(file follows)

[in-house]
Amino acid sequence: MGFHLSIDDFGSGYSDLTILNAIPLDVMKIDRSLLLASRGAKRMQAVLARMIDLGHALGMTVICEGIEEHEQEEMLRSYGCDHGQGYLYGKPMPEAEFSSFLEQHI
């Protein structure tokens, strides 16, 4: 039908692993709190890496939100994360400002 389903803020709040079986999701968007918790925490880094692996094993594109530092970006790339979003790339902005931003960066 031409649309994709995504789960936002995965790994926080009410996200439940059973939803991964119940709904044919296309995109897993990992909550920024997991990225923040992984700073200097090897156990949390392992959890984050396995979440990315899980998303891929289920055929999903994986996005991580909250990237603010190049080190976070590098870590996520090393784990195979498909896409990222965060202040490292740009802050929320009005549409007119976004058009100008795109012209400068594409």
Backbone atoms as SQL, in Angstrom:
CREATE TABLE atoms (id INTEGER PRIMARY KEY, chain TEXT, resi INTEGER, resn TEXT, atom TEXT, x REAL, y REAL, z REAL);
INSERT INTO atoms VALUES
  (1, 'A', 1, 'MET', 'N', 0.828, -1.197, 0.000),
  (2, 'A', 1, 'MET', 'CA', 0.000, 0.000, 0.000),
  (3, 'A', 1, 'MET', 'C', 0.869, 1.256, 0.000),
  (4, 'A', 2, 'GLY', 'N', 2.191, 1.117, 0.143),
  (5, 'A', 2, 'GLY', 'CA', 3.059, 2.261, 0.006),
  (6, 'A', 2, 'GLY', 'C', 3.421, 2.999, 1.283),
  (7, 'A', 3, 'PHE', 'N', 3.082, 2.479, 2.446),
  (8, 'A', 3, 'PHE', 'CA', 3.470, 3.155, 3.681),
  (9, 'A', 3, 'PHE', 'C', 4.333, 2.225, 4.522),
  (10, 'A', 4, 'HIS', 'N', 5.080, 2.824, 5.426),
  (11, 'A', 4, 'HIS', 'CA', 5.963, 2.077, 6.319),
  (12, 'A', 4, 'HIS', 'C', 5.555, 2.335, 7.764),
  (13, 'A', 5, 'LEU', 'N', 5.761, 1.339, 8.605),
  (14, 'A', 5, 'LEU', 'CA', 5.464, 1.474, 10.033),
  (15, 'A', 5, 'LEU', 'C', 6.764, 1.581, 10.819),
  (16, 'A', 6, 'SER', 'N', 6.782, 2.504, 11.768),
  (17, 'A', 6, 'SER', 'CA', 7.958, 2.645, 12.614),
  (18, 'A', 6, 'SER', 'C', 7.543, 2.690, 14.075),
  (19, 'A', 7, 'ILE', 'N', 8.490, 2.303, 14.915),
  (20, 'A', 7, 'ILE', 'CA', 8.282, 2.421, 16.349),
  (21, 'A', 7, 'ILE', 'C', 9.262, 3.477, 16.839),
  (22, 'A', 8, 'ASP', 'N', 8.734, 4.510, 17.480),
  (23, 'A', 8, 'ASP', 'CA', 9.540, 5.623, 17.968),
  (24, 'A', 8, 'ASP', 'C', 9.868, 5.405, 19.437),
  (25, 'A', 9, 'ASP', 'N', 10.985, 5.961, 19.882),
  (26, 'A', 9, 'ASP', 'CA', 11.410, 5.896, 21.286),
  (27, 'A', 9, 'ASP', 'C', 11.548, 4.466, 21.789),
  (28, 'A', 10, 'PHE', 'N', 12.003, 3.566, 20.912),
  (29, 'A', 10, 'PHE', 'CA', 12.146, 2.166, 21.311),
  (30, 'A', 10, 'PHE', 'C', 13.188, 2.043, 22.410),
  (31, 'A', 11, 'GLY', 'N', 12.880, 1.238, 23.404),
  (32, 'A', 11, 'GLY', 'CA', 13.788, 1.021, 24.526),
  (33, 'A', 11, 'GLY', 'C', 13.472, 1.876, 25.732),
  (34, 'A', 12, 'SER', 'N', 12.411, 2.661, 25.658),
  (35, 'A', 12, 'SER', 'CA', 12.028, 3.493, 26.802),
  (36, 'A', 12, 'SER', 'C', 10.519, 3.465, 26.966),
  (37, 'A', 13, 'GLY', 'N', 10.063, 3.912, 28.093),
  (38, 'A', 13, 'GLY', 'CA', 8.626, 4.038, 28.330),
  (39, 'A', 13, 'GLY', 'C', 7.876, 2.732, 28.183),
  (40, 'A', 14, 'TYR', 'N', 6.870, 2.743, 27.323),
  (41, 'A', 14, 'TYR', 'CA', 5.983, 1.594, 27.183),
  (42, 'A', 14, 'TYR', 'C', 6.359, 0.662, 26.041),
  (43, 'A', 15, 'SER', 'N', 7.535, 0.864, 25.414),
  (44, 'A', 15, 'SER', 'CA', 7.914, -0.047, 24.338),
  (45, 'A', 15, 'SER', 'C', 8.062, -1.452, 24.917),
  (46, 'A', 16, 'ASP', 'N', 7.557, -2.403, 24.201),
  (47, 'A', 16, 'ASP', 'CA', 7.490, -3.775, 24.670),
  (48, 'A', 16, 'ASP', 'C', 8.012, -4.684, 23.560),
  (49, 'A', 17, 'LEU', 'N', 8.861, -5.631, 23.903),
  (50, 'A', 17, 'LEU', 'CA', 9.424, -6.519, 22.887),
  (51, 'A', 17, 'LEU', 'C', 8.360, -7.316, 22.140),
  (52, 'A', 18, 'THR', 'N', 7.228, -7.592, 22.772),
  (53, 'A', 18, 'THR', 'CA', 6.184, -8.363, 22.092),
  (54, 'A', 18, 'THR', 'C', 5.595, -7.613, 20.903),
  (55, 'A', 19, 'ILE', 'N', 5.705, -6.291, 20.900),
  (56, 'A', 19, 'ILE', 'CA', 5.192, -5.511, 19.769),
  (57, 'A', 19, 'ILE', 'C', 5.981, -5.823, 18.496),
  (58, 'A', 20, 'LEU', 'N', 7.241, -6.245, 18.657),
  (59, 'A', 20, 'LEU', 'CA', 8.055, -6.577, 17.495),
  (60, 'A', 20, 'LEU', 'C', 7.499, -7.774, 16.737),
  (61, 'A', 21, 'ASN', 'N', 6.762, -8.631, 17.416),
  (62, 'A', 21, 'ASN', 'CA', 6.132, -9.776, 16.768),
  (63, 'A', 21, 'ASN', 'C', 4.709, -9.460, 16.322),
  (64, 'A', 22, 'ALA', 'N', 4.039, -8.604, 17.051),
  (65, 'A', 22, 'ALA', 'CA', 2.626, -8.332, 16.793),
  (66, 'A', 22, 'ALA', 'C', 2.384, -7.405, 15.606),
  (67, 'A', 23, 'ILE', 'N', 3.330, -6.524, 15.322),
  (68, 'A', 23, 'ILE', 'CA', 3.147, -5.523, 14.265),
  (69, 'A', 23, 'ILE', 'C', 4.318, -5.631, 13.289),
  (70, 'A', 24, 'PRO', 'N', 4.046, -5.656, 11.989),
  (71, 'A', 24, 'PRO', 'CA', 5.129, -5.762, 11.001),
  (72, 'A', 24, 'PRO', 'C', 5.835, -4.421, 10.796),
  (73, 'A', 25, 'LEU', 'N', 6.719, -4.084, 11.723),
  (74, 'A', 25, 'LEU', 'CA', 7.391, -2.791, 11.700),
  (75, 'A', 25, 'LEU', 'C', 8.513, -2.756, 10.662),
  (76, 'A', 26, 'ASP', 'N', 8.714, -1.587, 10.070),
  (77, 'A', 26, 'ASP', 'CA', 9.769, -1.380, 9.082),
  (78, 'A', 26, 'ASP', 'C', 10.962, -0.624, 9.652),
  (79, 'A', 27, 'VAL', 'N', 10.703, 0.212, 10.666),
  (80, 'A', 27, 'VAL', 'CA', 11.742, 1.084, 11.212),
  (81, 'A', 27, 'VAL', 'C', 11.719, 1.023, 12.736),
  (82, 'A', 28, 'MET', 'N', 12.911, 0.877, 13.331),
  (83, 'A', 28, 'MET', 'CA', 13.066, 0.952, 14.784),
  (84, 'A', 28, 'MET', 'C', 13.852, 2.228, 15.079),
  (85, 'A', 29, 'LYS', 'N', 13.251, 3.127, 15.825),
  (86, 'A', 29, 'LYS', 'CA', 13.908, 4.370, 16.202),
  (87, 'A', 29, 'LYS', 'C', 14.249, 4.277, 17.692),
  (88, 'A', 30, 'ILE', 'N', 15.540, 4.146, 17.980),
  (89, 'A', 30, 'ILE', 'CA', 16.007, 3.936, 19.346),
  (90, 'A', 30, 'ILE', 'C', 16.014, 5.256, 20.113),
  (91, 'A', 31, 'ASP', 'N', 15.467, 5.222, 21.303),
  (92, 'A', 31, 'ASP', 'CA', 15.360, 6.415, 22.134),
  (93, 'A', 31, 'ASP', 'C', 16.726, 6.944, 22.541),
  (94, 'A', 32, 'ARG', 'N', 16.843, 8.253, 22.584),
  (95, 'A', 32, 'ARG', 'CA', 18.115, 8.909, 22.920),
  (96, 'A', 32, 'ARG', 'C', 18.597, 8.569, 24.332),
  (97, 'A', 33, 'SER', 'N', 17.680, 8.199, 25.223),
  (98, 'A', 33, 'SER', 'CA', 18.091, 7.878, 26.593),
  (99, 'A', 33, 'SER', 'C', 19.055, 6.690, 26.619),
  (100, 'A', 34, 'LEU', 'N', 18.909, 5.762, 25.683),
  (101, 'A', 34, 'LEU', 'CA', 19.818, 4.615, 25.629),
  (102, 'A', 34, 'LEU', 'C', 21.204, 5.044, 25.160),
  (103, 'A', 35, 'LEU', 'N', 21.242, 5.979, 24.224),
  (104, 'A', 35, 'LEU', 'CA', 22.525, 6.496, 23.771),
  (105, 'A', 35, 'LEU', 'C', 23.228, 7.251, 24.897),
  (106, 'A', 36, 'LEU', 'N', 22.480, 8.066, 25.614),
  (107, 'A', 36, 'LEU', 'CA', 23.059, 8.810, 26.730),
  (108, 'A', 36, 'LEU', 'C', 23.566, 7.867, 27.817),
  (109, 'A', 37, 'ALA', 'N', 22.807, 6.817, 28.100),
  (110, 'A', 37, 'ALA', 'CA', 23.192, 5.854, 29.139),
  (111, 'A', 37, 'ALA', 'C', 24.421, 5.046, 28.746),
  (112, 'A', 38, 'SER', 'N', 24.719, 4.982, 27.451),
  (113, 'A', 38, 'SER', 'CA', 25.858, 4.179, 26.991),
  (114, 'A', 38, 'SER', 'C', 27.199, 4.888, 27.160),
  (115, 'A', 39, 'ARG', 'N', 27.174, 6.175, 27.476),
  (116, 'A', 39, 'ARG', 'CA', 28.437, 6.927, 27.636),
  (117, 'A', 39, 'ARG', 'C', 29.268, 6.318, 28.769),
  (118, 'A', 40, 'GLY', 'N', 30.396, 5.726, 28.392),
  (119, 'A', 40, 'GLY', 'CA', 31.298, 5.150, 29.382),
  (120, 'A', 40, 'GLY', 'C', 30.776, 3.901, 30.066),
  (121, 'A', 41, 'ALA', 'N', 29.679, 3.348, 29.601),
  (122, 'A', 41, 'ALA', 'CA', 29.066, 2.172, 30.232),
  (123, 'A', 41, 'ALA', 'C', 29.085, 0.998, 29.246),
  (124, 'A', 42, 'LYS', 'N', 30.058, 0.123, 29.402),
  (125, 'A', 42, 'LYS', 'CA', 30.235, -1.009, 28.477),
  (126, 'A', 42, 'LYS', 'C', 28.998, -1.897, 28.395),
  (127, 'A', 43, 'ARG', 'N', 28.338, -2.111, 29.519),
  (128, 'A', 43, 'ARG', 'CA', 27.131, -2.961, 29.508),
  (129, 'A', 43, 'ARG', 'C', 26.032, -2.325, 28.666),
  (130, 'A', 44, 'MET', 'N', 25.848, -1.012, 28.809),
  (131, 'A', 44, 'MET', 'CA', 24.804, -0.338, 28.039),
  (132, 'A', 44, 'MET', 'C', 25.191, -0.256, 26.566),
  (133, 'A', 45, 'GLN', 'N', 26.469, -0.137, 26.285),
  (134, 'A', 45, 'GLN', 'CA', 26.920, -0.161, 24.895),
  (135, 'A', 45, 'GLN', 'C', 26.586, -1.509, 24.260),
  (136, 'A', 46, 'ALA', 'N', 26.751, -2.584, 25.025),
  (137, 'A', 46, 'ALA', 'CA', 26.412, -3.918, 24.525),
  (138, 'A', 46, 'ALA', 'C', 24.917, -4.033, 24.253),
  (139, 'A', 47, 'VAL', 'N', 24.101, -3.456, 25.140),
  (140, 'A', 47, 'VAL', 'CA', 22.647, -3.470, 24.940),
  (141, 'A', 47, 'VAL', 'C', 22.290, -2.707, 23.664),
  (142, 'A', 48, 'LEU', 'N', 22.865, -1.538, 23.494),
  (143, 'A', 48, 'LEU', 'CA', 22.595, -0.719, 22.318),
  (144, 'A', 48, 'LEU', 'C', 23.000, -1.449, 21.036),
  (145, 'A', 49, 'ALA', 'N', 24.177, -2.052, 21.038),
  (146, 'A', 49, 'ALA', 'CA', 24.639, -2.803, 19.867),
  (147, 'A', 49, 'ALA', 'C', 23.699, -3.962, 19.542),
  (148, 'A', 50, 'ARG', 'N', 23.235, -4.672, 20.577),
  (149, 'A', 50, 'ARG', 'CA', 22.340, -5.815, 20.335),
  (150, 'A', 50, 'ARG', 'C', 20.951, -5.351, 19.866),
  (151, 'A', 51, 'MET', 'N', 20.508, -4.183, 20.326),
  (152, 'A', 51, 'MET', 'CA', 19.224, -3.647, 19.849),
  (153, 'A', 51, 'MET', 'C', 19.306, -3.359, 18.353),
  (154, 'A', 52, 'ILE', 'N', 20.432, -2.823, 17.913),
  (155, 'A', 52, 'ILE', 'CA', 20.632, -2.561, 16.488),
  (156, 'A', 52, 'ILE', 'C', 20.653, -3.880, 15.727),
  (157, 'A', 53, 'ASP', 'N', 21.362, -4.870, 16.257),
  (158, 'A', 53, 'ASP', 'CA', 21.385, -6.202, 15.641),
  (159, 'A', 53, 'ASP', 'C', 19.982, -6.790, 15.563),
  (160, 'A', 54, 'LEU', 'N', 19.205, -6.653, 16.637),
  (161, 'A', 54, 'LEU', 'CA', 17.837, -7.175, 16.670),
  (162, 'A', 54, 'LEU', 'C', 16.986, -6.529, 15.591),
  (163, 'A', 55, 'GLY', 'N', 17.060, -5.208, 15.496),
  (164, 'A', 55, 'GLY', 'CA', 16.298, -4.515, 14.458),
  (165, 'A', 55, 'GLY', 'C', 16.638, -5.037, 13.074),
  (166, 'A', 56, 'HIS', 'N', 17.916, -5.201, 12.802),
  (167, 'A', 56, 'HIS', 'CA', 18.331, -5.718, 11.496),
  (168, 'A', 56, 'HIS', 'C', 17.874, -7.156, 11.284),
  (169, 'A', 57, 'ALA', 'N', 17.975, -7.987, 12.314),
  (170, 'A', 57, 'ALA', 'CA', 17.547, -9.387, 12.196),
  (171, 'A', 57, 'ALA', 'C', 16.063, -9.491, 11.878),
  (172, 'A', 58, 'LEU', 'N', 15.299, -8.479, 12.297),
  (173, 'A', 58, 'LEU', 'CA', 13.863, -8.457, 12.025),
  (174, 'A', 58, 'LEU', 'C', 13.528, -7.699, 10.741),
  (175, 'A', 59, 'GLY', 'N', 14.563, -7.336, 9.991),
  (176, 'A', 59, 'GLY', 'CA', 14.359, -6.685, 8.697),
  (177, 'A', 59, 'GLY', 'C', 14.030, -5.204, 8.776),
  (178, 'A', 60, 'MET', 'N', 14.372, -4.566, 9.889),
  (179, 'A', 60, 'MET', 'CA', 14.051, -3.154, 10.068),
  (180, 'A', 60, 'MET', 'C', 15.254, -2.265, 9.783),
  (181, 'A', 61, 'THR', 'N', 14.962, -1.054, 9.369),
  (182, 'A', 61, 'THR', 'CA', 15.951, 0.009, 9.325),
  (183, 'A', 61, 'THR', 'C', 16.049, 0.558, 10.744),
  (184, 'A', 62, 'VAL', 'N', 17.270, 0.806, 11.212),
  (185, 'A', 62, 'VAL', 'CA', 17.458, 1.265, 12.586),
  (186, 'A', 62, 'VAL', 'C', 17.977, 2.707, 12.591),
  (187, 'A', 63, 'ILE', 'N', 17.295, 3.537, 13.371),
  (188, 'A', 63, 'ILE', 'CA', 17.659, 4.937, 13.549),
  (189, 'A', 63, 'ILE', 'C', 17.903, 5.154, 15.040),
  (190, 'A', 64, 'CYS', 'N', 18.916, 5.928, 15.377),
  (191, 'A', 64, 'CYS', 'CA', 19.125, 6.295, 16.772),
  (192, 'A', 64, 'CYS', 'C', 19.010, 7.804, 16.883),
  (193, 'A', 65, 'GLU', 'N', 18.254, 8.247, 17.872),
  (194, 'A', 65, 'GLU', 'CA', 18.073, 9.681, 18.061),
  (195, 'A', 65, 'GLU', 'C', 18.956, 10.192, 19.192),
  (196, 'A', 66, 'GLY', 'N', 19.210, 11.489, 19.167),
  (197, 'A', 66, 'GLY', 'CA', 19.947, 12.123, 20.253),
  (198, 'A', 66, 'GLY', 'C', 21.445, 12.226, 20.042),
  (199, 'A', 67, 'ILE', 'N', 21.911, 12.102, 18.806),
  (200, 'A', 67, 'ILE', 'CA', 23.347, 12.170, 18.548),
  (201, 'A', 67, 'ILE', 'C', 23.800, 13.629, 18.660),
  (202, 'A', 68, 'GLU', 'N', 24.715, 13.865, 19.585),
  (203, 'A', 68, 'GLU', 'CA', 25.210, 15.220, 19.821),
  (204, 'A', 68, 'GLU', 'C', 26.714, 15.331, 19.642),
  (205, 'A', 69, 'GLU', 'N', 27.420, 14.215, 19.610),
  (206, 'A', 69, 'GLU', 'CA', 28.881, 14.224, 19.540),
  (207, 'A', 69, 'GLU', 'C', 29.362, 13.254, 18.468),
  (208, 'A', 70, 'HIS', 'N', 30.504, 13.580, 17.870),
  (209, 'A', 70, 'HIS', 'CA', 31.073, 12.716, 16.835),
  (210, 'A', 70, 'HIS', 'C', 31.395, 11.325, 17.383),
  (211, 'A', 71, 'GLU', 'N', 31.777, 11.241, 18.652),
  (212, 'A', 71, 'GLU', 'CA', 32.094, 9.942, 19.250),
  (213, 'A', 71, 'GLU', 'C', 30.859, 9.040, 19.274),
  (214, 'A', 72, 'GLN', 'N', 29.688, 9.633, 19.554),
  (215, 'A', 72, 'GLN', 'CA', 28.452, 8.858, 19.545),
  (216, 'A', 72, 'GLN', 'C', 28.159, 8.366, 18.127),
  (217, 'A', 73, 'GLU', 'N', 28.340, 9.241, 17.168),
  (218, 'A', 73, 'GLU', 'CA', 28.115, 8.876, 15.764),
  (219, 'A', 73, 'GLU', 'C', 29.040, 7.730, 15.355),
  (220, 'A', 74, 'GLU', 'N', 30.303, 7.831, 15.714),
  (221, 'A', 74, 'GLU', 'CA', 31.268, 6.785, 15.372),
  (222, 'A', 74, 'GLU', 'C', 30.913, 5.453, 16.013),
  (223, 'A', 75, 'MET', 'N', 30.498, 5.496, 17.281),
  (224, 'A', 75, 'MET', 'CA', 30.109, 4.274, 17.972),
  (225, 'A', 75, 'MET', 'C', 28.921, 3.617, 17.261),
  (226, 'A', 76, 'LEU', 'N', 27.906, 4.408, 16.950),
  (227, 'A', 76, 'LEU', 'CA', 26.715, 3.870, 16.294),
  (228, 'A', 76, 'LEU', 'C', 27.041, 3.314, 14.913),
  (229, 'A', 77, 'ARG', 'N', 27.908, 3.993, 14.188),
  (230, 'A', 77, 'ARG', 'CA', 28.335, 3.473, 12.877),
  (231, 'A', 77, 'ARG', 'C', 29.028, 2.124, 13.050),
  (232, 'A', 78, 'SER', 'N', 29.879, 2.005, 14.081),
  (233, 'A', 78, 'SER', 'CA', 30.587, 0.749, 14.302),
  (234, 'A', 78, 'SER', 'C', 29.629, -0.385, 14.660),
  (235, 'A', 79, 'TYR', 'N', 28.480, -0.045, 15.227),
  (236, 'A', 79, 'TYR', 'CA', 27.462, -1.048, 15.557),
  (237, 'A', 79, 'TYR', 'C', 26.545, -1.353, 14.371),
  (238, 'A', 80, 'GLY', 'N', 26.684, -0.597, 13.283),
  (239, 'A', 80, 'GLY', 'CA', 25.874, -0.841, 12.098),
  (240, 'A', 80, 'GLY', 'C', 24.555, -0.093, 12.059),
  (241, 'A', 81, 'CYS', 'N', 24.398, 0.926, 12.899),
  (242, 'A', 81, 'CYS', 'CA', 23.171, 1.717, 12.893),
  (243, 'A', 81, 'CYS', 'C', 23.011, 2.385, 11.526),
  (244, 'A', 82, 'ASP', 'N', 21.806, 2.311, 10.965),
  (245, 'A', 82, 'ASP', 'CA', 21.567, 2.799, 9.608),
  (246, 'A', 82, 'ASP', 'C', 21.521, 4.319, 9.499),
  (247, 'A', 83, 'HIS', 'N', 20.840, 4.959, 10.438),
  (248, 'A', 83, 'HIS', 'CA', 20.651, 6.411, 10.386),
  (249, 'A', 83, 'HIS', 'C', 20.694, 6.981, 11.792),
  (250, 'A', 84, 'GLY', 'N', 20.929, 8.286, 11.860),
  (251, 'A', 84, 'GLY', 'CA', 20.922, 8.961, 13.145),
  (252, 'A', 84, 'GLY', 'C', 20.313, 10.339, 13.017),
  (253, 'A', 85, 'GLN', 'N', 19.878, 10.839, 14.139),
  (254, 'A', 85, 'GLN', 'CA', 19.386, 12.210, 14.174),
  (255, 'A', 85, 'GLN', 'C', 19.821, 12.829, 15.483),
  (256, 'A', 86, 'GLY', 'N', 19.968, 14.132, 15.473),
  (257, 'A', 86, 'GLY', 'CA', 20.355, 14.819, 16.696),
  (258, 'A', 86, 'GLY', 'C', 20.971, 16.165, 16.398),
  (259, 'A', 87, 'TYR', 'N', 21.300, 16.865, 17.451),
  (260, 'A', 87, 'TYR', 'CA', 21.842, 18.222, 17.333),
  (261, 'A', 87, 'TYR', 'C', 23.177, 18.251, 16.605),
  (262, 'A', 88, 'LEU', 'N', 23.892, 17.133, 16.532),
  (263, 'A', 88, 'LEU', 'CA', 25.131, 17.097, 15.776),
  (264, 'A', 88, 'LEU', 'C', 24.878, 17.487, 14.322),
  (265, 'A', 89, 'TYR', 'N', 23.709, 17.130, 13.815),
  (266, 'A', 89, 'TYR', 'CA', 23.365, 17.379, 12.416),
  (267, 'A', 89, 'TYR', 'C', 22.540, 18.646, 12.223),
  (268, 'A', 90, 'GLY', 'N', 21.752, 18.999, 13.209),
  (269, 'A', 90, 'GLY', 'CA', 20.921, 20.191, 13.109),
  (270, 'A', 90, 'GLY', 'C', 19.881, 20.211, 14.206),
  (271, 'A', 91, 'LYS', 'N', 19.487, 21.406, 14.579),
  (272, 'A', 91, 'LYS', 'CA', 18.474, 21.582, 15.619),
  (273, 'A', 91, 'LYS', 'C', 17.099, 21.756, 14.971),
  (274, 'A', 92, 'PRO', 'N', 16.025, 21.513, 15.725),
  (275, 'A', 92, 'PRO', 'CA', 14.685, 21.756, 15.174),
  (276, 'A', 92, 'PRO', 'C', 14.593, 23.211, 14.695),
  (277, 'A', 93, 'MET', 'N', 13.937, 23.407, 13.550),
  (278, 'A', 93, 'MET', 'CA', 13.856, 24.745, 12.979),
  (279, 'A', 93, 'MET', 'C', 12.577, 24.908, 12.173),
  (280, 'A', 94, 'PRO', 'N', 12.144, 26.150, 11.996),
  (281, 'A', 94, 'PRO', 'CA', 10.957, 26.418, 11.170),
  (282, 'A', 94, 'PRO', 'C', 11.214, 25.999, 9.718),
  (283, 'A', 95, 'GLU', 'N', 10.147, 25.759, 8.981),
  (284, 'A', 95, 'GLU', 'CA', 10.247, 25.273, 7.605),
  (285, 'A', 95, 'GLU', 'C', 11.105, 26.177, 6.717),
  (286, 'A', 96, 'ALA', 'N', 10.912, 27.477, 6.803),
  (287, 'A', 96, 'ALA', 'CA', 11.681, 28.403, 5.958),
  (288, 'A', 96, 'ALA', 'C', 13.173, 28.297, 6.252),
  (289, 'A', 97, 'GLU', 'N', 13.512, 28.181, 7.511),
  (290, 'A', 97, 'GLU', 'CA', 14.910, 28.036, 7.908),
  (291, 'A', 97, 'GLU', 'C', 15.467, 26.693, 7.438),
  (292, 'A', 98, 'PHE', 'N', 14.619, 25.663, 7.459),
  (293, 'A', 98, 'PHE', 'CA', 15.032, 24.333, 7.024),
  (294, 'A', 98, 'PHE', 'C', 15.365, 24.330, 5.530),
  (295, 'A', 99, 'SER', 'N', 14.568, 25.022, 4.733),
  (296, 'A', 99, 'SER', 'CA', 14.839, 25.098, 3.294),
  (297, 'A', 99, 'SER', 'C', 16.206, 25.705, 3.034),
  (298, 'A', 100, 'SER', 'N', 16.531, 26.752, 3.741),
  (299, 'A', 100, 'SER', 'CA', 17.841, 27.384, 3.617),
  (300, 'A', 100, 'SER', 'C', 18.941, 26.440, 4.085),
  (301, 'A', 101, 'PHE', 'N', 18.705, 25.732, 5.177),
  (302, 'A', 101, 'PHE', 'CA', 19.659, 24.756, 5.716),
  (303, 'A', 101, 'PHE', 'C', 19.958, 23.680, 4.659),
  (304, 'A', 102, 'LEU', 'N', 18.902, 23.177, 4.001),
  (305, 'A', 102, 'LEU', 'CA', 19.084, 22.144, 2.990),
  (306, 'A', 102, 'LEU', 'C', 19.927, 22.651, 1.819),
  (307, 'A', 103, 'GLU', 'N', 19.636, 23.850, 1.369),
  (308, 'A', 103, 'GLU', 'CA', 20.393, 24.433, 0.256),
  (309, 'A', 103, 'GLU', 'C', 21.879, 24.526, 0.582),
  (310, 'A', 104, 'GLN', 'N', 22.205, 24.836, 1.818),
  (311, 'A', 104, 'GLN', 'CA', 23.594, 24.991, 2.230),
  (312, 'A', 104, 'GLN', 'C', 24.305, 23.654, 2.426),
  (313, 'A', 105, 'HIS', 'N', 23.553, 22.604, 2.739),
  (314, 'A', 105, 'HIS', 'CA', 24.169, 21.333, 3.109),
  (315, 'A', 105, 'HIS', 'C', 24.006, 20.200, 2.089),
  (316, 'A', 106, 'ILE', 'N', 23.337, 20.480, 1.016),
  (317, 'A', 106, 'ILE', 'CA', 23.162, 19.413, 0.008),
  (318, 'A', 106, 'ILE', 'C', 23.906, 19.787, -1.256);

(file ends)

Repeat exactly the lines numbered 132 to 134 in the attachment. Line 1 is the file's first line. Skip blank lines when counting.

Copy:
  (126, 'A', 42, 'LYS', 'C', 28.998, -1.897, 28.395),
  (127, 'A', 43, 'ARG', 'N', 28.338, -2.111, 29.519),
  (128, 'A', 43, 'ARG', 'CA', 27.131, -2.961, 29.508),